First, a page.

« PreviousContinue »
incorrect, are now extant ; and as several ..
It will no doubt be observed, that some of the following topics, though brevity · has been aimed at in all, are treated more
compendiously than others. This could, he thinks, be accounted for; but not without much egotism, and a detail of particulars neither necessary nor interesting.
No body, he presumes, will be offended, if in these papers there be found, as there certainly will, numberless thoughts and arguments which may be found elfewhere. It will be considered, that, as a professor's province is generally assigned him by public authority, his business is rather to collect and arrange his materials, than to invent or make them. In his il
lustrations, in order to render what he teaches as perspicuous and entertaining as possible, he may give ample scope to his inventive powers : but, in preparing a fummary of his principles, he will be more · solicitous to make a collection of useful truths, however old, than to amuse his readers with paradox, and theories of his own contrivance. And let it be considered further, that, as all the practical, and most of the speculative, parts of Moral Science, have been frequently and fully explained by the ableft writers, he would, if he should affect novelty in these matters, neither do justice to his fubject, nor easily clear himself from the charge of 0stentation.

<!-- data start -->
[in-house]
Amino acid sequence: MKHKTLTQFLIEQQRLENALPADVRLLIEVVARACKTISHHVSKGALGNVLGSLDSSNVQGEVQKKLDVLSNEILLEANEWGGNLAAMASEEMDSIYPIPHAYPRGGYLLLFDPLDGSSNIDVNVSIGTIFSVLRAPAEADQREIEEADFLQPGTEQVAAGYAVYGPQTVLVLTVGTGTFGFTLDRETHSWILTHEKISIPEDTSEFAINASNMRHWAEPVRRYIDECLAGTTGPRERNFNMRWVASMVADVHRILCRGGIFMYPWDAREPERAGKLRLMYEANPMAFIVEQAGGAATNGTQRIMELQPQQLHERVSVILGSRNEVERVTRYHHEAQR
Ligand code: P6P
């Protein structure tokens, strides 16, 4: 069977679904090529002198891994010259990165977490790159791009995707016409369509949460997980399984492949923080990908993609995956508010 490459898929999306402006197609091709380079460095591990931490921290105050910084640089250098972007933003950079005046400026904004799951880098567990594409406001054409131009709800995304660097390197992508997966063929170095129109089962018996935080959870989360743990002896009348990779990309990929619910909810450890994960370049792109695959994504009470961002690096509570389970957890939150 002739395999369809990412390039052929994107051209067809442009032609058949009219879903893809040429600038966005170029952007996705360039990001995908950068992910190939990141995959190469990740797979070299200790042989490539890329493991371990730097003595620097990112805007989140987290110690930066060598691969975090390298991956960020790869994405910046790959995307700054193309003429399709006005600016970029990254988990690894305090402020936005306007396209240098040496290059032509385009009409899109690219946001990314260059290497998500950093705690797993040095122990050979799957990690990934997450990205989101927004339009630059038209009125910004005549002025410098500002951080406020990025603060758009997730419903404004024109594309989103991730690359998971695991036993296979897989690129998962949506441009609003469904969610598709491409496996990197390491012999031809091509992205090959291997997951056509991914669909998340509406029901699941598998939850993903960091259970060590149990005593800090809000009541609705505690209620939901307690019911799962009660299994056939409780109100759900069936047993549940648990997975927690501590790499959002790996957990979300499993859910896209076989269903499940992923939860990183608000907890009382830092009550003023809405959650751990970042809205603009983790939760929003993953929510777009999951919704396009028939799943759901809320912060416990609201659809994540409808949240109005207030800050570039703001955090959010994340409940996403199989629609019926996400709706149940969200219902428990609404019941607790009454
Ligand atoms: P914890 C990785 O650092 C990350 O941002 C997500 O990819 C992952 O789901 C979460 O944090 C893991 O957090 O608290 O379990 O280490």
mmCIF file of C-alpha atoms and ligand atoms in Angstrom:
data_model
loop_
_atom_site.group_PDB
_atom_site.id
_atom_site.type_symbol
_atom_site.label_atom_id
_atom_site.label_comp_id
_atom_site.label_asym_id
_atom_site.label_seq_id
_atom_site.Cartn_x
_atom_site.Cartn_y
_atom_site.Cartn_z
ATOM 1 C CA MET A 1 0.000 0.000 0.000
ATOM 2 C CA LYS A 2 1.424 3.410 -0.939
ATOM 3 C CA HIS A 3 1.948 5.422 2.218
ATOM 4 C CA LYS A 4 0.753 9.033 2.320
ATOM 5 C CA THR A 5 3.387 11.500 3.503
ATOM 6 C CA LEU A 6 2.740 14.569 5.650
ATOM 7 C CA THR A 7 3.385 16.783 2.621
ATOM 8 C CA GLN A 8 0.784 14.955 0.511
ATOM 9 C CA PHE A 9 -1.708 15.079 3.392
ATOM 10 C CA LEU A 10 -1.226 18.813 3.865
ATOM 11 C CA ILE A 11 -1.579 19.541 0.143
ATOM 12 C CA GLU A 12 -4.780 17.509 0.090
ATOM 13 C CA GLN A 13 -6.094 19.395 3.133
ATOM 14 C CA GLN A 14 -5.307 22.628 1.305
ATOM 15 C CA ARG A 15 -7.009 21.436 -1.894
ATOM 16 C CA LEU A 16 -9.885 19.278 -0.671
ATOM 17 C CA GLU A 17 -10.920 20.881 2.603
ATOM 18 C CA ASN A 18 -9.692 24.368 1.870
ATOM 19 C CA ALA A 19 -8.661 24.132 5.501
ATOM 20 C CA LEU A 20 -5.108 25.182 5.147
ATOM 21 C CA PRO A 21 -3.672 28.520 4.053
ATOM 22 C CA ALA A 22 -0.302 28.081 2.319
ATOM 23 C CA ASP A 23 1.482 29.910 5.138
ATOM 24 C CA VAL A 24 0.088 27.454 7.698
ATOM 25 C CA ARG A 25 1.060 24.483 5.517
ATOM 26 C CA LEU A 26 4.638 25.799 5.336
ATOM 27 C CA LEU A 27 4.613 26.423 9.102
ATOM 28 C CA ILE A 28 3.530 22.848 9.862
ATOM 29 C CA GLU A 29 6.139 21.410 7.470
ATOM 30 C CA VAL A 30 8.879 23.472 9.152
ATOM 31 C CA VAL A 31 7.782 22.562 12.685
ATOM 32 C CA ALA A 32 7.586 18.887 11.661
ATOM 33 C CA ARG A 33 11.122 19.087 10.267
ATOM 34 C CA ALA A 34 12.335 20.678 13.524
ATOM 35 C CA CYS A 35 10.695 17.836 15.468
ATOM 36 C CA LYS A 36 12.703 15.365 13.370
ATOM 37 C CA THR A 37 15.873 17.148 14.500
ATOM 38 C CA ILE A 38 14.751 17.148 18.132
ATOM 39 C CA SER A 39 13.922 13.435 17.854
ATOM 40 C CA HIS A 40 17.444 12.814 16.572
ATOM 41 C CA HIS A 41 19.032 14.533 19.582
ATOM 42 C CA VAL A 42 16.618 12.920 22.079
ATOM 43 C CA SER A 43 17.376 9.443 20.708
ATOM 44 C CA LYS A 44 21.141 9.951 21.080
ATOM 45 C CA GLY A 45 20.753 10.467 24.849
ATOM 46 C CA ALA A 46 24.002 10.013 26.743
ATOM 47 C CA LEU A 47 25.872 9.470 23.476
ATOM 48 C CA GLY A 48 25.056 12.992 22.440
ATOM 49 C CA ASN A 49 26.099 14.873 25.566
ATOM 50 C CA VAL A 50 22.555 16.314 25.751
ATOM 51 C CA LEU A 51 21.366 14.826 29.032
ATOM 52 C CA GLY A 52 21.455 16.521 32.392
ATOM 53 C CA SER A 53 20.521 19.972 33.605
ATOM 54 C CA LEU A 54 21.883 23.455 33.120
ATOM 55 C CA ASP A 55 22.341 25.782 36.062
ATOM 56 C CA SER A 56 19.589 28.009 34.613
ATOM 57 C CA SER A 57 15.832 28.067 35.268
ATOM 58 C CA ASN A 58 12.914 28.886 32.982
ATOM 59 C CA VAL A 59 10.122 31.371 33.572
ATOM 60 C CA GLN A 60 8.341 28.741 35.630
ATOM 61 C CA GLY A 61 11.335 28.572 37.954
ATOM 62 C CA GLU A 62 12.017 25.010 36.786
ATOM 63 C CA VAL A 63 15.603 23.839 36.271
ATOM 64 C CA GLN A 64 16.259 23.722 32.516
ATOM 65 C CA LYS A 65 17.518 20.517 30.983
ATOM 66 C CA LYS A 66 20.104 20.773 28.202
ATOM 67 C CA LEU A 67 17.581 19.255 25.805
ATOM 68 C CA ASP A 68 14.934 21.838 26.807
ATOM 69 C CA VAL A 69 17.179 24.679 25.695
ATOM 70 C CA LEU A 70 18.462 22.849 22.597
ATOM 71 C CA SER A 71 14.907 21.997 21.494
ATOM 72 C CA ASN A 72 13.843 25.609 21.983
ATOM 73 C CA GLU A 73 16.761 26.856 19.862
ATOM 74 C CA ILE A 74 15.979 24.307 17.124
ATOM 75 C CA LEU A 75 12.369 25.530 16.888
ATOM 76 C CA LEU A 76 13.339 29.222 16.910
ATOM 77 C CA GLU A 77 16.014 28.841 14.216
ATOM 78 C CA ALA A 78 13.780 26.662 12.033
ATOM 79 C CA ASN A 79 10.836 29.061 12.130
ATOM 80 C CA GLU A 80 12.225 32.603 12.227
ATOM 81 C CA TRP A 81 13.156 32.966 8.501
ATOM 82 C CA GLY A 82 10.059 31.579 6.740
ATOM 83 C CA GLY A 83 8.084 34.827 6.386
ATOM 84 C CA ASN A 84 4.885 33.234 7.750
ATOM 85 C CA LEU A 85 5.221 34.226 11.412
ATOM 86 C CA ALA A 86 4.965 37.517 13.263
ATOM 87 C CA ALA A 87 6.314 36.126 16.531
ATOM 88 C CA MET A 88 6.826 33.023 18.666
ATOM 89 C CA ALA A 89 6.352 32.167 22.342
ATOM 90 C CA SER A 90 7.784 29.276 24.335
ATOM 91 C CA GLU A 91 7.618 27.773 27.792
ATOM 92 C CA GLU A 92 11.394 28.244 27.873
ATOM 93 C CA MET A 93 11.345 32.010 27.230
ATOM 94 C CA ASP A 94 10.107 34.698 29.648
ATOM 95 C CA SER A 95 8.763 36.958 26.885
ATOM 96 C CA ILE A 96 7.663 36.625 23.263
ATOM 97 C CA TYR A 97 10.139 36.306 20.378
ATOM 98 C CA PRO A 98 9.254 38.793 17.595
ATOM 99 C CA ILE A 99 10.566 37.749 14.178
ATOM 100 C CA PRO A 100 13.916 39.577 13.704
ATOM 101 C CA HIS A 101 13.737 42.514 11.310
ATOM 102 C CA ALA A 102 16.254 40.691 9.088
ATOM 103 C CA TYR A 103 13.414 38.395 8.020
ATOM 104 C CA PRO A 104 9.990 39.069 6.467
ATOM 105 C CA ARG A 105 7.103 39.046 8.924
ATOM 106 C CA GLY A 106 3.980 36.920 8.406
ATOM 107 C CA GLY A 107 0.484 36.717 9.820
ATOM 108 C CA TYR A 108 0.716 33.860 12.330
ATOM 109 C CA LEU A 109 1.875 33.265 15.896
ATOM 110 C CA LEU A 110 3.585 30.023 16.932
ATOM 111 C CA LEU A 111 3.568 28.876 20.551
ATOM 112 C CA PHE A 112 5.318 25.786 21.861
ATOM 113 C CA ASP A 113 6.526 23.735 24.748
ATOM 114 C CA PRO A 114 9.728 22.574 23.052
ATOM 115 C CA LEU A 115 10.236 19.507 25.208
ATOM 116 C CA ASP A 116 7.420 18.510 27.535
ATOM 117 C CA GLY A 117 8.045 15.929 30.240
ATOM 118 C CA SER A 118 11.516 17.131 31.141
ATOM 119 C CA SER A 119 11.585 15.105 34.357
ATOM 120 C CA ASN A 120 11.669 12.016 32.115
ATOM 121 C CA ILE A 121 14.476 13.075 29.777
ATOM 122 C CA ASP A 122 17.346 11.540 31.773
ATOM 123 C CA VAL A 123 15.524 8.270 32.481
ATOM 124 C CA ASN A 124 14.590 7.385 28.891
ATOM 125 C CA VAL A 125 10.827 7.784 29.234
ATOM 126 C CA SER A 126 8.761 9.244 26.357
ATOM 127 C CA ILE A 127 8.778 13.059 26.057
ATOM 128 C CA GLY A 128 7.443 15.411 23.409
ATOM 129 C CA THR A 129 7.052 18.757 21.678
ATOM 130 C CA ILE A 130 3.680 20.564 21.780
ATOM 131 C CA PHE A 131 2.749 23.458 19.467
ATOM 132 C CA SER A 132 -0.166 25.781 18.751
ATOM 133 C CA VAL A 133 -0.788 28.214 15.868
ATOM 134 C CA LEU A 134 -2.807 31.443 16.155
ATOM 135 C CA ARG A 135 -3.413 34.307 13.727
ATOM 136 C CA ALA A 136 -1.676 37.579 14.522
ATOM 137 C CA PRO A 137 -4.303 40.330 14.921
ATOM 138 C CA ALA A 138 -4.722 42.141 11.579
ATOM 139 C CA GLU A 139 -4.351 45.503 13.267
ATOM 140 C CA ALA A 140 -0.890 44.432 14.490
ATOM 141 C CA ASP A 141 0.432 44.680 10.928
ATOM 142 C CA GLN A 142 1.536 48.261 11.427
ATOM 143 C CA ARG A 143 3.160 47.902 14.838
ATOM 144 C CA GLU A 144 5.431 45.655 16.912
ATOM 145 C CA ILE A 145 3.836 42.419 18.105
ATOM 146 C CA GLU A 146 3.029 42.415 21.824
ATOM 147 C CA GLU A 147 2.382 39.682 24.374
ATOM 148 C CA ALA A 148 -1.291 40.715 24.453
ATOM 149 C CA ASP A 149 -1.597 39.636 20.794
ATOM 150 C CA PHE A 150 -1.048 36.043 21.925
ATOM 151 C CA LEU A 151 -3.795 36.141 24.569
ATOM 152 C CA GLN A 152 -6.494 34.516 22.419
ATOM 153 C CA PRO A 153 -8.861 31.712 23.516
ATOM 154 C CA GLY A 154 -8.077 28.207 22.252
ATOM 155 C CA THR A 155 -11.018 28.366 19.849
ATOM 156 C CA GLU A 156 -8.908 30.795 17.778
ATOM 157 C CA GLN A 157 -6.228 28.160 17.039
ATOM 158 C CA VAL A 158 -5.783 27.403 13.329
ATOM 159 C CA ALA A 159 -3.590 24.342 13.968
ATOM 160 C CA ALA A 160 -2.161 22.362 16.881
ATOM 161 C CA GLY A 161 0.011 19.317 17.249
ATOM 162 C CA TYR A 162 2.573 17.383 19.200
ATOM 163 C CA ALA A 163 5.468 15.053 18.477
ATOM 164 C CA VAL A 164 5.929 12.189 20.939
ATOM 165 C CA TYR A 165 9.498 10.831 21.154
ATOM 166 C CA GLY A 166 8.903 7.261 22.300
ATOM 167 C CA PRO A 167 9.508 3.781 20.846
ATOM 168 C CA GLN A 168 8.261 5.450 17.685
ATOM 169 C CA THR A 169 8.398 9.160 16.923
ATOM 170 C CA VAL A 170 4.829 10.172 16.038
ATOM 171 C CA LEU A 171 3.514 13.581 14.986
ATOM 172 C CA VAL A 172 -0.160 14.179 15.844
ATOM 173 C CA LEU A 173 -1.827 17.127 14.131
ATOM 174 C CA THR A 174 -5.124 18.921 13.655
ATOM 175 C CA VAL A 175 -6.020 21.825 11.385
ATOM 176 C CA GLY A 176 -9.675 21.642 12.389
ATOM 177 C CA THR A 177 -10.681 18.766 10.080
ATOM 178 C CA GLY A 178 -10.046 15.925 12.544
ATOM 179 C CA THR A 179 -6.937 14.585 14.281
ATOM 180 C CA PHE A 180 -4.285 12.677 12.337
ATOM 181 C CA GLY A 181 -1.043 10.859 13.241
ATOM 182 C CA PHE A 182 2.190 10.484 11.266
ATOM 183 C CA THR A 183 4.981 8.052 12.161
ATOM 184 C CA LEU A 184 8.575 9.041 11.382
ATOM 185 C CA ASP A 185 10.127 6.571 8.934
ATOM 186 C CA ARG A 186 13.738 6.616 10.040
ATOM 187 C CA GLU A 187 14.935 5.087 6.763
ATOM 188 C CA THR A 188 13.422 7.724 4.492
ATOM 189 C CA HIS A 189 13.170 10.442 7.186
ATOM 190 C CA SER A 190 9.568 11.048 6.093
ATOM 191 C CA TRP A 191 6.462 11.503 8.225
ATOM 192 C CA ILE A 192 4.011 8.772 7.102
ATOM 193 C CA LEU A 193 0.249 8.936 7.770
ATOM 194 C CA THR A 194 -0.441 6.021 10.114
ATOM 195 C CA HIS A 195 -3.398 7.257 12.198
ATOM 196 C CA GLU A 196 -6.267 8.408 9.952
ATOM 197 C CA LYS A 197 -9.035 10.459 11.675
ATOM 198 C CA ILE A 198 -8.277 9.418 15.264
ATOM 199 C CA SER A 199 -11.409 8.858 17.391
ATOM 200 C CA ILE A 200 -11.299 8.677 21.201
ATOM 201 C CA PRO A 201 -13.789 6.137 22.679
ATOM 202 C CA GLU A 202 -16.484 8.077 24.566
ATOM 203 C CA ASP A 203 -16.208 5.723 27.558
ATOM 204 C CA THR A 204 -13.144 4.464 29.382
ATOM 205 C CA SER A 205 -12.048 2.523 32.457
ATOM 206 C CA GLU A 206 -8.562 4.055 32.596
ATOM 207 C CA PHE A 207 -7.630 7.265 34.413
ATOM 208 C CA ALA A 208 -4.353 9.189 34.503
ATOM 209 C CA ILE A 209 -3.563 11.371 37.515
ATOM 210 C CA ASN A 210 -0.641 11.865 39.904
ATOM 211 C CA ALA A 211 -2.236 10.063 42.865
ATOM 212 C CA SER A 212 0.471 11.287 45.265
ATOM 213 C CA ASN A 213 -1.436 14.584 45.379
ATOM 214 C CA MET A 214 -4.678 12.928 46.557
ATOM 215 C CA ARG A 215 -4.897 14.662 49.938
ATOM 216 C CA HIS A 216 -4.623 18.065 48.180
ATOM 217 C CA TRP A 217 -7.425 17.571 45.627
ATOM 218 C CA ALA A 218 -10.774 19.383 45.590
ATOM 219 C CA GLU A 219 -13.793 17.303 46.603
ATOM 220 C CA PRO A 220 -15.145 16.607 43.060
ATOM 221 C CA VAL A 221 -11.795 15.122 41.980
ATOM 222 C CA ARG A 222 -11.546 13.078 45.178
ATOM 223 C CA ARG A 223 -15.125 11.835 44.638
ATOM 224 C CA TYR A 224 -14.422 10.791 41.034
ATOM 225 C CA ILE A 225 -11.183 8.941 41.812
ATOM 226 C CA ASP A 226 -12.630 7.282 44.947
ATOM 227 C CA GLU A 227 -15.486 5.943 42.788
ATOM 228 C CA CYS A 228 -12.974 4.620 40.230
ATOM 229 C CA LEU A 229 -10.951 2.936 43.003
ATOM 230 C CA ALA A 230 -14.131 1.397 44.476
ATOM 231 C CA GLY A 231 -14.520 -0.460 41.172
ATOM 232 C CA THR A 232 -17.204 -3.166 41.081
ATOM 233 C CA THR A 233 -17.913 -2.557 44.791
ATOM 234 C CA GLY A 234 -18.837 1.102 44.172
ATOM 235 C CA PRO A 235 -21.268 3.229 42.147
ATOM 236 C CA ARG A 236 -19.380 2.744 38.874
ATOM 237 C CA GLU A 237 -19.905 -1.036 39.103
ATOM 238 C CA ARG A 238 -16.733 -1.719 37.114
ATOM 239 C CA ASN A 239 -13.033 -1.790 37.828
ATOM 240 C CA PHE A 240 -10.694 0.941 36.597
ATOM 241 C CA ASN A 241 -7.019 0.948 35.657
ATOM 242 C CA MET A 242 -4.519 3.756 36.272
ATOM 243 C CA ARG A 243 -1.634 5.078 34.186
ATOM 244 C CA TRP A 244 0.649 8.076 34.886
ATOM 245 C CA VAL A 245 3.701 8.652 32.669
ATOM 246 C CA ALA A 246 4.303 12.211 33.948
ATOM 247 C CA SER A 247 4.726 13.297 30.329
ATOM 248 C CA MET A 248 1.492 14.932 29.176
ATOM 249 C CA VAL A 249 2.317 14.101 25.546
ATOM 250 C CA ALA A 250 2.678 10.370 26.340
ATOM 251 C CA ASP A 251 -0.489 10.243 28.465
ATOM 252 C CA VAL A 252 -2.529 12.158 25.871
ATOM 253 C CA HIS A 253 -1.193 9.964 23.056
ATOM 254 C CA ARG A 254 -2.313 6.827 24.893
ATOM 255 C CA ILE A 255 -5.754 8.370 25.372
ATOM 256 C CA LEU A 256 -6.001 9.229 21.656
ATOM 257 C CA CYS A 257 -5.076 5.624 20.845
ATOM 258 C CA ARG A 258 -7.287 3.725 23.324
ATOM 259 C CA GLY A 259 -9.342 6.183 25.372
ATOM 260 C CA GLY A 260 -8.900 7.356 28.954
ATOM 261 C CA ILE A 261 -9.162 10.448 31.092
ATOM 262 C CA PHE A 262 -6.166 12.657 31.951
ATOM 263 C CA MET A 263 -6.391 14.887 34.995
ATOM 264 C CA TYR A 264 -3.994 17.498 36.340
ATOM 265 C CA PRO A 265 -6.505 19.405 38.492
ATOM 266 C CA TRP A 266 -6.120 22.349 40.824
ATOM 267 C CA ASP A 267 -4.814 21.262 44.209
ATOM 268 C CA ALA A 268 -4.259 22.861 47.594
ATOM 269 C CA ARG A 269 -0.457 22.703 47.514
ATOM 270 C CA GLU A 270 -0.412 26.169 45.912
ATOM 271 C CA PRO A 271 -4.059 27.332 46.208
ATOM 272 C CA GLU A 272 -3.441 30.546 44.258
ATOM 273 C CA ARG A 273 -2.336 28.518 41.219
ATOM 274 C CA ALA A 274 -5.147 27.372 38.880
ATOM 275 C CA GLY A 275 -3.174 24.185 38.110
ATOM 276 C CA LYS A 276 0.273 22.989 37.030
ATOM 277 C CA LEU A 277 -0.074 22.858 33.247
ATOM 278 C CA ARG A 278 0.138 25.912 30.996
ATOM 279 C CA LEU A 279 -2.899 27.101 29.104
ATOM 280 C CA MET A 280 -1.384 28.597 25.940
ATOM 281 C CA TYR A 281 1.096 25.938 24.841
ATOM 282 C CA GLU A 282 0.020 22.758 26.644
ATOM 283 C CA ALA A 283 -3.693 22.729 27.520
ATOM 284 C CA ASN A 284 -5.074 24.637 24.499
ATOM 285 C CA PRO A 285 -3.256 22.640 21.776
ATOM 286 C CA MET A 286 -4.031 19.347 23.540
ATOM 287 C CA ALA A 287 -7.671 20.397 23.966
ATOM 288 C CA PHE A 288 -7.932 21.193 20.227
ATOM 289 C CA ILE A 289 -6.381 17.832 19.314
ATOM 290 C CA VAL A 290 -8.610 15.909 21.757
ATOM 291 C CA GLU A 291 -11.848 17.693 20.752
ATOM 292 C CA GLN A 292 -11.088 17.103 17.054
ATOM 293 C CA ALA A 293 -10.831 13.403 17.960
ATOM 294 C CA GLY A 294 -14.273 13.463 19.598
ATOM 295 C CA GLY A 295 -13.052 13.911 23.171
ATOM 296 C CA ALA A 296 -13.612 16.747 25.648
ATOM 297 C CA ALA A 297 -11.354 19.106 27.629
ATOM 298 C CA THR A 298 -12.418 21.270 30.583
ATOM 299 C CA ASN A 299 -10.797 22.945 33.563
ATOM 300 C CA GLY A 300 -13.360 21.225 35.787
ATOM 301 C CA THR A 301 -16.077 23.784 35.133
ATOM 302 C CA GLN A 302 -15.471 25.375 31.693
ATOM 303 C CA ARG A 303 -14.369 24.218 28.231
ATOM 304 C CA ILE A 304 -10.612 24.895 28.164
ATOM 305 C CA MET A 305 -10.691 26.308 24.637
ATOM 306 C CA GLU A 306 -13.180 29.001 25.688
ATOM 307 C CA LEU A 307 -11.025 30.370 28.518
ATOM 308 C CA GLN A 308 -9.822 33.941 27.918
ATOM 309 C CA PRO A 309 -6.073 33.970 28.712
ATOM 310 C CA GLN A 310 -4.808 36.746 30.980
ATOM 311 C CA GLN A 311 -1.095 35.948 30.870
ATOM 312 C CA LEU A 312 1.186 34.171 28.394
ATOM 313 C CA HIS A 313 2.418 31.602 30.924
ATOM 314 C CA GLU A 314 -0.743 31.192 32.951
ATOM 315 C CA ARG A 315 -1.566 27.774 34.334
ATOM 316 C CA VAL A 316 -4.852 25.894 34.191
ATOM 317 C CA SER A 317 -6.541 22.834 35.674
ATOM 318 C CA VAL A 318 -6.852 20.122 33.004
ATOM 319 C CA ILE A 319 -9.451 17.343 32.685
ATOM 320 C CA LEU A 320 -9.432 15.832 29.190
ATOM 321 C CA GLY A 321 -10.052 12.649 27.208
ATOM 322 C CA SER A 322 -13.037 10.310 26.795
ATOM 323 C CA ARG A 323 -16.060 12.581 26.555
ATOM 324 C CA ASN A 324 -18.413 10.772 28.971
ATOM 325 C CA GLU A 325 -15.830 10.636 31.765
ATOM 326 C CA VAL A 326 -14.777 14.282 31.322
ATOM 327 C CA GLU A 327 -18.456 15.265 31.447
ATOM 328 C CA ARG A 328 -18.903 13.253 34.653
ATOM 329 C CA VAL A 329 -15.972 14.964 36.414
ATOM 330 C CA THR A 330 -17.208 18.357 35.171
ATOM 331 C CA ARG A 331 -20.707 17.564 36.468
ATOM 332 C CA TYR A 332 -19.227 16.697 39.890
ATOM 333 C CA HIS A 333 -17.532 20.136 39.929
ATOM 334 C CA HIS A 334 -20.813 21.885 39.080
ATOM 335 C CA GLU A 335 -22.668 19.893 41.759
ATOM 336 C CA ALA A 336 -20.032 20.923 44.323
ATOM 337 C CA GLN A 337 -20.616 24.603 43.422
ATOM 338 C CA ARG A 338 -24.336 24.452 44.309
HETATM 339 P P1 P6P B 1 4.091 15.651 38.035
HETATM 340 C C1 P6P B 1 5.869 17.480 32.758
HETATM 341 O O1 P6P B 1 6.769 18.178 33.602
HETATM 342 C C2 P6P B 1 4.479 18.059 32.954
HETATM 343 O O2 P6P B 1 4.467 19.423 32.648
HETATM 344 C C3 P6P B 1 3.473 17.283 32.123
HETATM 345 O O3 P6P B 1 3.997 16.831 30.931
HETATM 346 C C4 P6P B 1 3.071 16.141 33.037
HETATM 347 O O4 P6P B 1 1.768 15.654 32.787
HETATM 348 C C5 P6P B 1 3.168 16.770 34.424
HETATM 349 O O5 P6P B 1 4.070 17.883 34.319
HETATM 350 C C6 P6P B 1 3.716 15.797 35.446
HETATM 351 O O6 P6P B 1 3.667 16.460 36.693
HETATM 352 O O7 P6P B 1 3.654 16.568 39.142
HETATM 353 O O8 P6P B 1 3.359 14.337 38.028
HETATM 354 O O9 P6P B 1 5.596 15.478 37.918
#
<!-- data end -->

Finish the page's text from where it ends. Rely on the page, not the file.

Of such of the author's Lectures as have already, under the name of Essays, been published in the same form in which they were at first composed, particularly those on Language, Memory, and Imagination, he has made this abridgement as brief as was consistent with any degree of perfpicuitý. Sơme may think, that he ought to have left out those parts ; and he once
thought so himself. But it occurred tờ him, that many persons, into whose hands this book would perhaps come, may have never seen those printed lectures, and poffibly never would see them; that he could not with a good grace recommend it to any body to purchase the volumes in which they are to be found ; and that, if those parts should be wholly omitted, his System, as exhibited in this epitome, would have a mutilated appearance, and be still more imperfect than it is.
The remaining part of this work, containing ELEMENTS OF MORAL PhilosoPHY (strictly so called), which comprehends ETHICS, ECONOMICS, and Polic Tics; and of Logic (including RhetoRIC); will be put to the press, as soon as the author shall have found leisure to revise and transcribe it.
Sect. 3. Essentials of Language,